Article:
It means nanny knows best, finish your greens, pull up your socks, mens sana in corpore etc etc, and, most crucially, get out there and kick arse.
And how about those 49ers, eh? In the week before the game against the Giants, it was 'back to basics' with a vengeance. Blocking and tackling, domination at the line of scrimmage - that's what wins matches, not a crew of snake-hipped fancy Dans high-fiving and doing back-flips in the end zone.
Uncertain hitherto against the rush, the defense restricted Rodney Hampton to a couple of yards and as for the offense, well, did you ever see anything like it? Twenty-two-stone guards leading the plays and blocking like running backs. And talk about pass protection: Steve Young could have come on to the field in an easy-chair, lit a cigar and still have found his wide receivers - not that he needed to find his wide receivers, what with Ricky Watters scoring a touch-down every time he had the ball.
Excuse me. I thought I'd slip that in before Oswald Hickson, Collier & Co (philosophy department) - which, as you may remember, now sub-edits me in place of Roger from Chicago - take over. They want this week's column to be about old Mrs Matthews, 96, who, it seems, is back with the Independent, having taken offence at a philosophical betise in the Sunday Telegraph. I want it to be about American football. Which of us prevails will become clear as we proceed.
Meanwhile, and talking about pass protection (or the lack of it), Oswald Hickson, Collier & Co allowed me to be sacked in the pocket twice this week, once by my sister Bobo and once by Amy Jenkins.
First up was my sister Bobo, who is greatly displeased with me for having said here that our father was a self-made millionaire from Glasgow. She's a formidable woman, is my sister Bobo. Should it be necessary to feature her in El Independo, my satirical soap for BBC2, she could be played by Penelope Keith, and I said as much when she made her displeasure known on Monday.
'You could be played by Penelope Keith,' I said.
'Don't be silly,' my sister Bobo said. 'She isn't a lady.'
'Nor are you,' I said.
My sister Bobo made a noise like a lid lifting off a kettle. 'Don't be pert with me,' she said. 'Our father was common but our mother was descended from Fletcher Christian of the Bounty.'
Here was a turn-up. Mr Christian, as every schoolboy knows, was cast away on a desert island, where he coupled polygamously with the natives - the upshot being that his dependents were all as black as your hat. Small wonder that a year ago almost to the day I underwent a colour change; decided, you may remember, that, since my soul had been black since birth, I should wear pumped up Air Jordans and lead with a political injunction on my head.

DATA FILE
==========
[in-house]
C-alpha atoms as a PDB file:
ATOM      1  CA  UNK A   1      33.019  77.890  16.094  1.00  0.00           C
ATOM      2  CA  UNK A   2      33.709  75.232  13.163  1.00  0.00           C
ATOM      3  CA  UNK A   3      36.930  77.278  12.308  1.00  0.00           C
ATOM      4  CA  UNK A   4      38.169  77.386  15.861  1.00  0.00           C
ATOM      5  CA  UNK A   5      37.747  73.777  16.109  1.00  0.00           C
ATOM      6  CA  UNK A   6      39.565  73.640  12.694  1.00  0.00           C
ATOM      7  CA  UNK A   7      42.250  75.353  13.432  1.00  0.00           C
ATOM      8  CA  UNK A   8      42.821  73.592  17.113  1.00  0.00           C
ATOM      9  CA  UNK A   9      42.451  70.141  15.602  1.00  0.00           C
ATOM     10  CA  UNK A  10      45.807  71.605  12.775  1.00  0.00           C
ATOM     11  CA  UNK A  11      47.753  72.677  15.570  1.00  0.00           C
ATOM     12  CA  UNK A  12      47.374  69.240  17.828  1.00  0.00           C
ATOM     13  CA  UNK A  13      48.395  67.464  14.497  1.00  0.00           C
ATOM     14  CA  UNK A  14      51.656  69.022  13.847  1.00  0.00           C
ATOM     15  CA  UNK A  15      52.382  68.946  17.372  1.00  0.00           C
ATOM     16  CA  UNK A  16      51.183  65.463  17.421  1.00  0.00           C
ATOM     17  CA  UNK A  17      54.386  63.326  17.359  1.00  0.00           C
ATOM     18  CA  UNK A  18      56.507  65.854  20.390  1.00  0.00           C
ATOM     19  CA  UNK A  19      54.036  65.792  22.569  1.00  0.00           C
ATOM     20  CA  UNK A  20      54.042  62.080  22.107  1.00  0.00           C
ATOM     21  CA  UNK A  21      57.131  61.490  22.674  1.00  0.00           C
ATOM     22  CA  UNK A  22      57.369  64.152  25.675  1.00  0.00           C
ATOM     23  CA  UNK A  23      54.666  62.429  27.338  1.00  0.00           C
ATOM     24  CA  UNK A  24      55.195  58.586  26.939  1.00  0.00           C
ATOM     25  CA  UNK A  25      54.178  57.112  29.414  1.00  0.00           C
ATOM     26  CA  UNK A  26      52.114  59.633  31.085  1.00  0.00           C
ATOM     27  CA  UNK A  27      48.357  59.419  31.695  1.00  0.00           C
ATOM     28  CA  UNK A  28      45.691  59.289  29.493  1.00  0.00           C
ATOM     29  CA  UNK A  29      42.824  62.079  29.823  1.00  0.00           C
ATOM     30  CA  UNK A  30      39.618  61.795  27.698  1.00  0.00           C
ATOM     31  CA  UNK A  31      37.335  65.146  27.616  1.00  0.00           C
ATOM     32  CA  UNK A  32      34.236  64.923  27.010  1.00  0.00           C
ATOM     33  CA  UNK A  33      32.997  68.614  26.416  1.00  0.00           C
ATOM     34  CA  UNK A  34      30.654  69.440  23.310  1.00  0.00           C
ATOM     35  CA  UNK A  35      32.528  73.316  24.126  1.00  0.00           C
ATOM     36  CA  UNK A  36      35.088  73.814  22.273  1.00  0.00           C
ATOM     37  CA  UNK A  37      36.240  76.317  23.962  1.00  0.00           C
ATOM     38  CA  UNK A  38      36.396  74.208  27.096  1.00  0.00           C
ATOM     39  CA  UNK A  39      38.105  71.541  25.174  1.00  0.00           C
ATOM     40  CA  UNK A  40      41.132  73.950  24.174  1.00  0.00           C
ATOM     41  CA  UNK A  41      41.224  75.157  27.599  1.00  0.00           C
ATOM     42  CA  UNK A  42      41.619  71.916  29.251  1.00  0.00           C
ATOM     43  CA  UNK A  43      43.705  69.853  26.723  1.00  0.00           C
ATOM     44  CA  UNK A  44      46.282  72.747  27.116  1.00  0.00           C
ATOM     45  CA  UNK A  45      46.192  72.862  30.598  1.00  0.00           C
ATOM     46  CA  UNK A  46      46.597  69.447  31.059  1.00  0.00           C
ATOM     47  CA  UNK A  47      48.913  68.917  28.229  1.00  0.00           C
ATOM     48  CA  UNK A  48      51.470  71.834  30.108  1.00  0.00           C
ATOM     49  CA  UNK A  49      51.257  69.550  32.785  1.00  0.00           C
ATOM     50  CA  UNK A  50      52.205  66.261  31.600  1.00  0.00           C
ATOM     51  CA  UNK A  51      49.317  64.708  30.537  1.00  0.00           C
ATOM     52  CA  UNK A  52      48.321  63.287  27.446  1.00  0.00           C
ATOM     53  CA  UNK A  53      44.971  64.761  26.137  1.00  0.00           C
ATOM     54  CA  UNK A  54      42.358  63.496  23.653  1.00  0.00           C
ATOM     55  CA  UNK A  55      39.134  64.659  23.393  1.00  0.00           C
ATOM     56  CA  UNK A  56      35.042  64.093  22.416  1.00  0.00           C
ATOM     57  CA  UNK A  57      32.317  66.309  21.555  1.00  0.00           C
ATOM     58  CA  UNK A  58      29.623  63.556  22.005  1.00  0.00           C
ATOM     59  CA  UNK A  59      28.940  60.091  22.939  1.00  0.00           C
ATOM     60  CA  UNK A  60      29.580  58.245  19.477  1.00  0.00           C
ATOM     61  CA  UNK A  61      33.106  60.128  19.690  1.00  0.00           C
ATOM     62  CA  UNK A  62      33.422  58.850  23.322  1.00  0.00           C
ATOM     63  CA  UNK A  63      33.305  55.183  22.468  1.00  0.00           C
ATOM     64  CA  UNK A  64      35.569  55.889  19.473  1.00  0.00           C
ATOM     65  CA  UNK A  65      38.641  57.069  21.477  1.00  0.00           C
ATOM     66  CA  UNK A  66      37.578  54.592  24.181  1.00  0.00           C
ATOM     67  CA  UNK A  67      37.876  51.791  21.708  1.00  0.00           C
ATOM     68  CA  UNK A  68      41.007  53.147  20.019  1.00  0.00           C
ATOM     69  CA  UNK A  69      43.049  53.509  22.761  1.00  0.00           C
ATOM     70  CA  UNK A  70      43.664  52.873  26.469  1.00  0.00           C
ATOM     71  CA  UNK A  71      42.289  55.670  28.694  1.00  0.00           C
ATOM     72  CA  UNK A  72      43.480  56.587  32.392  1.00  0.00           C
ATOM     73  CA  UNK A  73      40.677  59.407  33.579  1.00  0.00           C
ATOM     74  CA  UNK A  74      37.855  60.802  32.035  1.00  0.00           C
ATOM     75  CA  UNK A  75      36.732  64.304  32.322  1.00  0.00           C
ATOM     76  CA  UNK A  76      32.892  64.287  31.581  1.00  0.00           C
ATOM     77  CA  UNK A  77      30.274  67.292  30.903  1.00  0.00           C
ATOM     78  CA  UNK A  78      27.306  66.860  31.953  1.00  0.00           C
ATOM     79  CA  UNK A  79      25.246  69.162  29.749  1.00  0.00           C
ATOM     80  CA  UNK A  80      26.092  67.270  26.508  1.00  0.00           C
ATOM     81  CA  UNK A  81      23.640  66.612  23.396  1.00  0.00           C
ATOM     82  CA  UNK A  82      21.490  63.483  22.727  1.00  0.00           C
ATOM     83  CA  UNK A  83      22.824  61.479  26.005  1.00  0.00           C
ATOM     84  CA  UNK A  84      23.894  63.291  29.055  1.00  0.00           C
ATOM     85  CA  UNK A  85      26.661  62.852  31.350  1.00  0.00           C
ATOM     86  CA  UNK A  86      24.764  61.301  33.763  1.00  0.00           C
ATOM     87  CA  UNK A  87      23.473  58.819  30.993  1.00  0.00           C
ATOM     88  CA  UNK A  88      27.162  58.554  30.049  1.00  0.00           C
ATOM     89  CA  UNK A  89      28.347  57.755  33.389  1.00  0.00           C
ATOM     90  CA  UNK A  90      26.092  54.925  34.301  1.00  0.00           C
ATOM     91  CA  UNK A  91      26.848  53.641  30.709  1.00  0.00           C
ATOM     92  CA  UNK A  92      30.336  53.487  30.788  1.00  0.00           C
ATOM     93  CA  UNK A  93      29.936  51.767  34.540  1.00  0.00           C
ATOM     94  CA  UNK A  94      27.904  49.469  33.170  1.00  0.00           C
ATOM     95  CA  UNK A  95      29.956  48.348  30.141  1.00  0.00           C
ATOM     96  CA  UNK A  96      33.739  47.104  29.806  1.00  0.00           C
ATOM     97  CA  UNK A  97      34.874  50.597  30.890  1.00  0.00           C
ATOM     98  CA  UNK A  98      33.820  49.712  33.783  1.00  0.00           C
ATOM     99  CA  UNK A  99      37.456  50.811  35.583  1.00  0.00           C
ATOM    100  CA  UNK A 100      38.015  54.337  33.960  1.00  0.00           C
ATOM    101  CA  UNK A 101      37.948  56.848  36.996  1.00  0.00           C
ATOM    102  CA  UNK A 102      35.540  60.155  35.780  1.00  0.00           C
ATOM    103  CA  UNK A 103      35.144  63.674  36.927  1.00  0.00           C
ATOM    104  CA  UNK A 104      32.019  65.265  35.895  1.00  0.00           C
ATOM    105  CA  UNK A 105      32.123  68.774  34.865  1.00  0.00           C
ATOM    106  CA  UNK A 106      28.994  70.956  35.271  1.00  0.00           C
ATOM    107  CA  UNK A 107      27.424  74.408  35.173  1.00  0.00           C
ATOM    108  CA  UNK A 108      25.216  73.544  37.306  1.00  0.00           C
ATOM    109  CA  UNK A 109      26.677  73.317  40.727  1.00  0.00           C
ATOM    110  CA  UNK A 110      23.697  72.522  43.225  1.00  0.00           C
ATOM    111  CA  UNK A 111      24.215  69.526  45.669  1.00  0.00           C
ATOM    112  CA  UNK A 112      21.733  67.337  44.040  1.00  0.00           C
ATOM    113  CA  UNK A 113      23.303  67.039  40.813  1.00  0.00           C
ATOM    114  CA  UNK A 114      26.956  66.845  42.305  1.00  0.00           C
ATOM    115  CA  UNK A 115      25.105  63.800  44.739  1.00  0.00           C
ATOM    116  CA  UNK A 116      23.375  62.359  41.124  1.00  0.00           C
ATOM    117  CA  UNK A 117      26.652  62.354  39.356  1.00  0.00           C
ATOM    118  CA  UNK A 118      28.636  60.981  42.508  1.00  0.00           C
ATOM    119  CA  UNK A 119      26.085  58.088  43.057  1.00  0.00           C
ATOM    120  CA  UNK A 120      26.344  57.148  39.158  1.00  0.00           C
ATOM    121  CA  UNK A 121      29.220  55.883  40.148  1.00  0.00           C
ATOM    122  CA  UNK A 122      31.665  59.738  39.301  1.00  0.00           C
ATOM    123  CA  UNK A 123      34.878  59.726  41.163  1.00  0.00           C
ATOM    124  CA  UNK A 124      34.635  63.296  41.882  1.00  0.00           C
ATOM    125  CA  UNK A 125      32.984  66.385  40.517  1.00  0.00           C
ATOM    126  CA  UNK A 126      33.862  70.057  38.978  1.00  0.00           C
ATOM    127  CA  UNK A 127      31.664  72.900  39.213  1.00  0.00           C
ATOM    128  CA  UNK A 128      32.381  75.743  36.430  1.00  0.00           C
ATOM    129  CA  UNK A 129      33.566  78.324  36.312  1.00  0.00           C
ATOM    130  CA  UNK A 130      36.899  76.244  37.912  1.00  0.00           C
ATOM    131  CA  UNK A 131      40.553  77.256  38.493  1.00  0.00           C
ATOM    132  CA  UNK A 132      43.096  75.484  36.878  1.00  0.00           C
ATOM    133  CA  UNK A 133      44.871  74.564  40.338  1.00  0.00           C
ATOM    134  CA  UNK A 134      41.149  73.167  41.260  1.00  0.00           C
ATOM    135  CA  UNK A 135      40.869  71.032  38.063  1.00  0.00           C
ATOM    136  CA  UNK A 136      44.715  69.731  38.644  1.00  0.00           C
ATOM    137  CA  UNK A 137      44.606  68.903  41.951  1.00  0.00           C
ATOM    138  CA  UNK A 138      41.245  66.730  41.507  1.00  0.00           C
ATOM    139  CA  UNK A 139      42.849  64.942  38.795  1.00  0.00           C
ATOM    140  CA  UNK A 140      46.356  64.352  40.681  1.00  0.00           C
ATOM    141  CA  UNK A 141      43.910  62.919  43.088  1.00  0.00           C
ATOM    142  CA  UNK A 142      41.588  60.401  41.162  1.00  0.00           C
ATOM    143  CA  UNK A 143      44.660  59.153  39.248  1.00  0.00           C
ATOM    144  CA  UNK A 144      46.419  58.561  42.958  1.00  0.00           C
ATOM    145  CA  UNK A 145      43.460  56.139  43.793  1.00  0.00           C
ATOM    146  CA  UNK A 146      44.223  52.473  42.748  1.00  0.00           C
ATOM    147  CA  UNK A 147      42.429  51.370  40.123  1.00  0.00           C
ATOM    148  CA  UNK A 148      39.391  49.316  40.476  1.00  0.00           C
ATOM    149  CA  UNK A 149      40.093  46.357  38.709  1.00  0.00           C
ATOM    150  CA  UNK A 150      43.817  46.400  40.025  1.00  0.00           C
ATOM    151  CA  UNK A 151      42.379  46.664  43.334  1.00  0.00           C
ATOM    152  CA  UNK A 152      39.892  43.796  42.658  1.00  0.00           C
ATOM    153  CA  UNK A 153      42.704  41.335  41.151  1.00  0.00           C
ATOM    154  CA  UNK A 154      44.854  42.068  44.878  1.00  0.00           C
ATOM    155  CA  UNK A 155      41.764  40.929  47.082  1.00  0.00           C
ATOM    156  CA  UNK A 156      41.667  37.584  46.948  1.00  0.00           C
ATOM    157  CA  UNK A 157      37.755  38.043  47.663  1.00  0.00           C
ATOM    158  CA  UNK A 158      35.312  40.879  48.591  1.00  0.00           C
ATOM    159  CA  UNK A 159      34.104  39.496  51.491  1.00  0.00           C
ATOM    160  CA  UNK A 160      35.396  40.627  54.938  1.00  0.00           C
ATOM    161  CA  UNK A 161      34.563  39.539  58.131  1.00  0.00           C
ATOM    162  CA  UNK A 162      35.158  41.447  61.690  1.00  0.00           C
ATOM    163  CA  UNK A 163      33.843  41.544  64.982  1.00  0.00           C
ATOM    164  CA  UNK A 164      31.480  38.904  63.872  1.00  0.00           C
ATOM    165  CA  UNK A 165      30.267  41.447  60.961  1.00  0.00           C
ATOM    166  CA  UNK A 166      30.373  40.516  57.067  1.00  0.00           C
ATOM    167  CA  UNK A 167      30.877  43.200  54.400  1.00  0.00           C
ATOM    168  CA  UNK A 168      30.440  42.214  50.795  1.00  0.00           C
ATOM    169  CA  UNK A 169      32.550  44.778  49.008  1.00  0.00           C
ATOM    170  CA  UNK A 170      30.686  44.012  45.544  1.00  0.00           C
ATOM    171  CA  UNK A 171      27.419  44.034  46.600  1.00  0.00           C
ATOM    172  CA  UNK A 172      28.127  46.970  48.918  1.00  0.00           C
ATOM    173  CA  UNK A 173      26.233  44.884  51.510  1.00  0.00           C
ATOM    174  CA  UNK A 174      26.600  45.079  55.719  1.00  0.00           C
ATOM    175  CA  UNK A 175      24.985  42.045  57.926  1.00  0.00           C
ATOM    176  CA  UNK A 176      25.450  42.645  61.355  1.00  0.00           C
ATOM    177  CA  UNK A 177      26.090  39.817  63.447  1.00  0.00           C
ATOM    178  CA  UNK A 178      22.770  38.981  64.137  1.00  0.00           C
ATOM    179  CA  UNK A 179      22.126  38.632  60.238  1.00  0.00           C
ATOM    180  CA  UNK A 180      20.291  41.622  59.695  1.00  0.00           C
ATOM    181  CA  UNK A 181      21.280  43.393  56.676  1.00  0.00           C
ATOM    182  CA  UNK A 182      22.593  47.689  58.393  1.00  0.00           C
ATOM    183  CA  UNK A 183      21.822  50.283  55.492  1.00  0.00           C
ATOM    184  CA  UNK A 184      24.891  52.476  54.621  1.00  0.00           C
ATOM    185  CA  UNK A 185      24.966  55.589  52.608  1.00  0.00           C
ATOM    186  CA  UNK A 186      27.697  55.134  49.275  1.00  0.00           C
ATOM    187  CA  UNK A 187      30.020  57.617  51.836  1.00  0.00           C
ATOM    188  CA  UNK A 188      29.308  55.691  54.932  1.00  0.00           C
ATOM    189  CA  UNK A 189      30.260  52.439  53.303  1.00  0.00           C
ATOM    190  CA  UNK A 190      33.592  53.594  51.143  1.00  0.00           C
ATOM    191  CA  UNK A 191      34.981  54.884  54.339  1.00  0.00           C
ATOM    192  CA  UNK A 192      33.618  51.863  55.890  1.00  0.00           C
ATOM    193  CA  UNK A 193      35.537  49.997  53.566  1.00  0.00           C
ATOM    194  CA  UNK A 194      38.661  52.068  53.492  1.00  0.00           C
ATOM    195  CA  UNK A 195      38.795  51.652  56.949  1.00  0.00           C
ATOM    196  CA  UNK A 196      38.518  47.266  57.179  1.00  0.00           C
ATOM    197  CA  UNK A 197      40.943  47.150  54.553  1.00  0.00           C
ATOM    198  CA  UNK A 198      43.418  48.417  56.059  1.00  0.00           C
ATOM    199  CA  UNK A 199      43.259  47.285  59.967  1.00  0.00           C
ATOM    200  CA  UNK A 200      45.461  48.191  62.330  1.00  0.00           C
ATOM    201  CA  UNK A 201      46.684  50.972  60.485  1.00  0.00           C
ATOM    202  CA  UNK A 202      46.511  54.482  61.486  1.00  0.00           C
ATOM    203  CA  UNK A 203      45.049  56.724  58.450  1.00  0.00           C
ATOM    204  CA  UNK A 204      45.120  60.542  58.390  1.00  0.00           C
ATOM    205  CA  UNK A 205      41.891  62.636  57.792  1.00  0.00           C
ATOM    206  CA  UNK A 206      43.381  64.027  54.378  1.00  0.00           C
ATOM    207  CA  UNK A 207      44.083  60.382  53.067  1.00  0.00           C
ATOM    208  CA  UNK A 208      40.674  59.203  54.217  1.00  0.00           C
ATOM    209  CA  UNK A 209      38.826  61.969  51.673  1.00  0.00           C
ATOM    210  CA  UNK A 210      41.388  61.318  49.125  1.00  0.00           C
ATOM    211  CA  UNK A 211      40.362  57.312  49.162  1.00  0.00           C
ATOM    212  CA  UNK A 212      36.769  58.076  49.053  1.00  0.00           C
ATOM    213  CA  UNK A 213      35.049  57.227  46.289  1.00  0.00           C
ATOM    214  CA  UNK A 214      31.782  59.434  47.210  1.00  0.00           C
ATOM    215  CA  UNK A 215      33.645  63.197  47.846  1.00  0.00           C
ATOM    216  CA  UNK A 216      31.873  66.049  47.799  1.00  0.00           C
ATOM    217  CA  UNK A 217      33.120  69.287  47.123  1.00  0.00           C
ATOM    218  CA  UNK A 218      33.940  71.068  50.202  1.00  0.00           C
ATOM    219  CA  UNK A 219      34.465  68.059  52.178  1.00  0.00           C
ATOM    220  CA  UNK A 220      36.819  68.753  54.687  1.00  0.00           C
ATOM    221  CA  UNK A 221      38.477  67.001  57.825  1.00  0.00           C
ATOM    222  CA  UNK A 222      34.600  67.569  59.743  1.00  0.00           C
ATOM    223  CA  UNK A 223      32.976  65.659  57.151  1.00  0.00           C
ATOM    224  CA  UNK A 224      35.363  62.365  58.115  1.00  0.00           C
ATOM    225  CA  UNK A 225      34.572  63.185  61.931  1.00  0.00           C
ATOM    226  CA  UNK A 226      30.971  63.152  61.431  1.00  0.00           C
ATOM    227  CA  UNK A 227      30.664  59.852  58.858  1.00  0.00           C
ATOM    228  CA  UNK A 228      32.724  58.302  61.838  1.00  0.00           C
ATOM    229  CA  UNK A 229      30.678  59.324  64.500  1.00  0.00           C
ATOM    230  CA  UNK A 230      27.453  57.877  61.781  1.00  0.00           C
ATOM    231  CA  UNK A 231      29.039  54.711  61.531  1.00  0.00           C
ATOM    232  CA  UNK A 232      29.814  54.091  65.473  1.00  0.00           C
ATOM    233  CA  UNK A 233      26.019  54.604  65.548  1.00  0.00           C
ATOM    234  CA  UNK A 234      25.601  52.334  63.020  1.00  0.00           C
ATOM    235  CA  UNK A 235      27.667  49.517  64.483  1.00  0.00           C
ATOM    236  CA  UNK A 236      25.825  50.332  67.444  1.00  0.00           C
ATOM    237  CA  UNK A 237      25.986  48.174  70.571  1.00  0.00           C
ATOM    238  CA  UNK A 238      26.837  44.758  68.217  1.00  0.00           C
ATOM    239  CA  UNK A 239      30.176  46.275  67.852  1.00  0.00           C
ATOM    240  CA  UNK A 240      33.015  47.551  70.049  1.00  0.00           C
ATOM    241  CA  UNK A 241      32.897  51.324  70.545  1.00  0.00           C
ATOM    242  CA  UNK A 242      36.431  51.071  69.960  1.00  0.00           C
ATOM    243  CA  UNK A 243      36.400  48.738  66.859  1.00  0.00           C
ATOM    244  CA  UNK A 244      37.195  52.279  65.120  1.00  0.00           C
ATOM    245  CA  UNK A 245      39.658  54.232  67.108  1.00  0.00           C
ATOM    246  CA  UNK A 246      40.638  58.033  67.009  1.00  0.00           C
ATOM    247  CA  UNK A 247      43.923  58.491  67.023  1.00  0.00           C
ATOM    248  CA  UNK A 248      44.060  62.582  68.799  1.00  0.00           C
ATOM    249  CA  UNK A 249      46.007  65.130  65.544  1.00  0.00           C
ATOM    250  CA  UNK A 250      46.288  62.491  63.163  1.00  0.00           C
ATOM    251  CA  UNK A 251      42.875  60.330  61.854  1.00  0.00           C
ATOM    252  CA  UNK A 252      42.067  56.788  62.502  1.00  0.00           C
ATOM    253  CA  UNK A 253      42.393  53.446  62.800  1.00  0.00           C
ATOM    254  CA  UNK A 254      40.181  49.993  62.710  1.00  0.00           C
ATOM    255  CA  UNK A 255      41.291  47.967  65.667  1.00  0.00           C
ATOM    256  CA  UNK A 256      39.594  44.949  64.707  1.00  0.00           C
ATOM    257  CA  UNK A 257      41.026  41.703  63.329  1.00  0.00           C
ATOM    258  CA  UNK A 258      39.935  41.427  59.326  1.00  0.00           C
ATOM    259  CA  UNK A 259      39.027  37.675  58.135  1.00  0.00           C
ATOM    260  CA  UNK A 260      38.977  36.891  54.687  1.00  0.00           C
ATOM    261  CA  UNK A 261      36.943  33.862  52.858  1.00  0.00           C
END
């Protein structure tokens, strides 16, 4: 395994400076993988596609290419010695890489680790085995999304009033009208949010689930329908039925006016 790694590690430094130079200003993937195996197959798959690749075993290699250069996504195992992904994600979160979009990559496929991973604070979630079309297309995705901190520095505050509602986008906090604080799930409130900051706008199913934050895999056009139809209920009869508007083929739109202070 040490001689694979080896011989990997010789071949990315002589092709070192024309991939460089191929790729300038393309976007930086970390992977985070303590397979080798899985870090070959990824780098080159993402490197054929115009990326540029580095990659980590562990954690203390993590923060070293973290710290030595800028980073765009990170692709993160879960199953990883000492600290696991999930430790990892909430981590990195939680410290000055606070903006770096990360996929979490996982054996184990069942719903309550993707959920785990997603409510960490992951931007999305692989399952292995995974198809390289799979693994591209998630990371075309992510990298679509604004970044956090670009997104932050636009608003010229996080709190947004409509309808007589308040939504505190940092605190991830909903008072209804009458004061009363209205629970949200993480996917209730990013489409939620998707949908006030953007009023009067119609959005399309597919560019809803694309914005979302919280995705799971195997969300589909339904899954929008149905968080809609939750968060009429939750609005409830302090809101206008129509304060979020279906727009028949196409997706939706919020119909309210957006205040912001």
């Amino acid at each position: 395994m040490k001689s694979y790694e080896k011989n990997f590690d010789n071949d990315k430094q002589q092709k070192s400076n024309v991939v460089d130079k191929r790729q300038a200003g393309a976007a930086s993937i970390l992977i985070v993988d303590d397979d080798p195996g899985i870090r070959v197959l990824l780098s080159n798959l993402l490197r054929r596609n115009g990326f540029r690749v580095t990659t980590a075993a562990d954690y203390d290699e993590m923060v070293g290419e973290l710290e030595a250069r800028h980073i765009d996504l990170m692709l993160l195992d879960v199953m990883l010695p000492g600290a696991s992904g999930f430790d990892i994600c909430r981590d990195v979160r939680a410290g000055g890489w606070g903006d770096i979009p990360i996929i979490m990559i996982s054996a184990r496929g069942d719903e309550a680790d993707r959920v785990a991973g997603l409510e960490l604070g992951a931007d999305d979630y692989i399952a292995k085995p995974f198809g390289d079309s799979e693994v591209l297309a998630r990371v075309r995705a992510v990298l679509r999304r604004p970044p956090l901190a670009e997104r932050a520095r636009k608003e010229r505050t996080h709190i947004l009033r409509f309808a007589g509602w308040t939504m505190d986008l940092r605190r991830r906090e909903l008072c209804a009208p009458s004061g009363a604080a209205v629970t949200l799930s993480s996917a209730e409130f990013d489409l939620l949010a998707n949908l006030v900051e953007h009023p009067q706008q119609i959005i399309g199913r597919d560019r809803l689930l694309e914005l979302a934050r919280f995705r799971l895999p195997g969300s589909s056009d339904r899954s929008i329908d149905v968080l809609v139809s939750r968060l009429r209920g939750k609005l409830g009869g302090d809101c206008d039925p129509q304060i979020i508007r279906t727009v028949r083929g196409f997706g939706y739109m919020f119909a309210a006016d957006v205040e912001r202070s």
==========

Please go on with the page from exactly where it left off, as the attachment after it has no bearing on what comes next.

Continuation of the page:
'I'm as black as your hat,' I said to Amy Jenkins when she summoned me for a rollicking on Tuesday.
'Never mind that,' she said. 'How dare you say that I left the Independent's Christmas party with a Millwall supporter. I'll have you know that I'm a Strachey on my mother's side, and I want you to instruct Oswald Hickson, Collier & Co to say as much in this week's column.'
'There won't be room for that,' I said. 'This week's column will be devoted to American football and 'back to basics'.'
In the event, Oswald Hickson, Collier & Co put up an argument on this.
'How about those 49ers, eh?' I said to their Mr Alway at our Friday meeting. 'Not since Ronnie Lott hit the God-fearing Mark Bavaro like a wrecking-ball from outer space . . .'
'Never mind Ronnie Lott,' said Mr Alway. 'I want you to make it clear in this week's column that Mrs Matthews . . .'
'Smacked into him,' I said, 'from nowhwere . . .'
. . . is back with the Independent, following a philosophical howler in the Sunday Telegraph . . .'
'Talk about a cartoon cat . . .'
'In the course of an impertinent profile of Lady Warnock, they said that two philosophical principles run through her public life . . .'
'Splat]] Poor old Mark Bavaro]'
'The first ('consequentialism'),' persisted Mr Alway, 'is that law and morality can only be determined by their likely consequences, since there are no discernible moral principles on which everyone can agree . . .'
'Sprayed all over Candlestick Park in his various disassembled parts]'
' The second is that those who do believe that there are such things as objective moral principles - principles that ought to govern law and morality - should be excluded from the decision-making process.'
'Talk about 'back to basics',' I said. 'Guards built like outside toilets leading the plays, blocking like . . .'
'Mrs Matthews, aged 96,' said Mr Alway, 'wants us to make it clear that consequentialism is precisely an objective moral theory; further, and following Honderich, that it's difficult to see what would count as a moral principle which didn't take the consequences of an action into account.'
'Anything else?' I asked.
'Yes,' said Mr Alway, 'Ryle has shown that talk of 'minds', or 'souls' - as a kind of ghostly exertion behind the hardware - leads to an infinite regress. Hence, your insistence that 'inside' you're black singles you out as a walking category mistake. See you next week.'
Bring back Roger from Chicago, that's what I say - what you say, too, I shouldn't wonder.